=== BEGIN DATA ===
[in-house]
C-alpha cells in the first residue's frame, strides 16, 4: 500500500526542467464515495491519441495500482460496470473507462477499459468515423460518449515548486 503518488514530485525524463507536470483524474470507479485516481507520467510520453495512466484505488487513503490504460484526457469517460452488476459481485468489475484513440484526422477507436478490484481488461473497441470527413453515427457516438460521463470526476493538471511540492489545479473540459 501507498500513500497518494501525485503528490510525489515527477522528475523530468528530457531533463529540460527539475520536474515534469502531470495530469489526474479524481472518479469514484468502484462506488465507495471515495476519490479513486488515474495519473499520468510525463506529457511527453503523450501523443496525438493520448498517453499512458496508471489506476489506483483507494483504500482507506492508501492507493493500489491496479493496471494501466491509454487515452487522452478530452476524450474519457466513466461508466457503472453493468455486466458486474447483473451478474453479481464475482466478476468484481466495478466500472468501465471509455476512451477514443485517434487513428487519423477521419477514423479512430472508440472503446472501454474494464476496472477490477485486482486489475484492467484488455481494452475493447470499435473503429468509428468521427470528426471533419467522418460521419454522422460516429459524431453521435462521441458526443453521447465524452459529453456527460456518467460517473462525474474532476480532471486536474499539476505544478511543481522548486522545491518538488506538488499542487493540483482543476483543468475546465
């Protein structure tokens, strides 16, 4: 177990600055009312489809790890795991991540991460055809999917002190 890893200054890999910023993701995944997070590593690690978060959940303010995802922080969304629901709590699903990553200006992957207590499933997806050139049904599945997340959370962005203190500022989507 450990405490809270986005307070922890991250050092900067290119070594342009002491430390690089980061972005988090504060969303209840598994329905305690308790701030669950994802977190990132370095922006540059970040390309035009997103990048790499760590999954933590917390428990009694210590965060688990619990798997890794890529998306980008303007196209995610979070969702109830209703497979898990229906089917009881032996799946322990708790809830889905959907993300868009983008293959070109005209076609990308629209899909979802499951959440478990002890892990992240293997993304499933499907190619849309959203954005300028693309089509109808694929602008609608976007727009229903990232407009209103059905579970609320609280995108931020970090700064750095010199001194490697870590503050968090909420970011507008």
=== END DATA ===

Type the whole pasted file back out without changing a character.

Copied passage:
[in-house]
C-alpha cells in the first residue's frame, strides 16, 4: 500500500526542467464515495491519441495500482460496470473507462477499459468515423460518449515548486 503518488514530485525524463507536470483524474470507479485516481507520467510520453495512466484505488487513503490504460484526457469517460452488476459481485468489475484513440484526422477507436478490484481488461473497441470527413453515427457516438460521463470526476493538471511540492489545479473540459 501507498500513500497518494501525485503528490510525489515527477522528475523530468528530457531533463529540460527539475520536474515534469502531470495530469489526474479524481472518479469514484468502484462506488465507495471515495476519490479513486488515474495519473499520468510525463506529457511527453503523450501523443496525438493520448498517453499512458496508471489506476489506483483507494483504500482507506492508501492507493493500489491496479493496471494501466491509454487515452487522452478530452476524450474519457466513466461508466457503472453493468455486466458486474447483473451478474453479481464475482466478476468484481466495478466500472468501465471509455476512451477514443485517434487513428487519423477521419477514423479512430472508440472503446472501454474494464476496472477490477485486482486489475484492467484488455481494452475493447470499435473503429468509428468521427470528426471533419467522418460521419454522422460516429459524431453521435462521441458526443453521447465524452459529453456527460456518467460517473462525474474532476480532471486536474499539476505544478511543481522548486522545491518538488506538488499542487493540483482543476483543468475546465
């Protein structure tokens, strides 16, 4: 177990600055009312489809790890795991991540991460055809999917002190 890893200054890999910023993701995944997070590593690690978060959940303010995802922080969304629901709590699903990553200006992957207590499933997806050139049904599945997340959370962005203190500022989507 450990405490809270986005307070922890991250050092900067290119070594342009002491430390690089980061972005988090504060969303209840598994329905305690308790701030669950994802977190990132370095922006540059970040390309035009997103990048790499760590999954933590917390428990009694210590965060688990619990798997890794890529998306980008303007196209995610979070969702109830209703497979898990229906089917009881032996799946322990708790809830889905959907993300868009983008293959070109005209076609990308629209899909979802499951959440478990002890892990992240293997993304499933499907190619849309959203954005300028693309089509109808694929602008609608976007727009229903990232407009209103059905579970609320609280995108931020970090700064750095010199001194490697870590503050968090909420970011507008």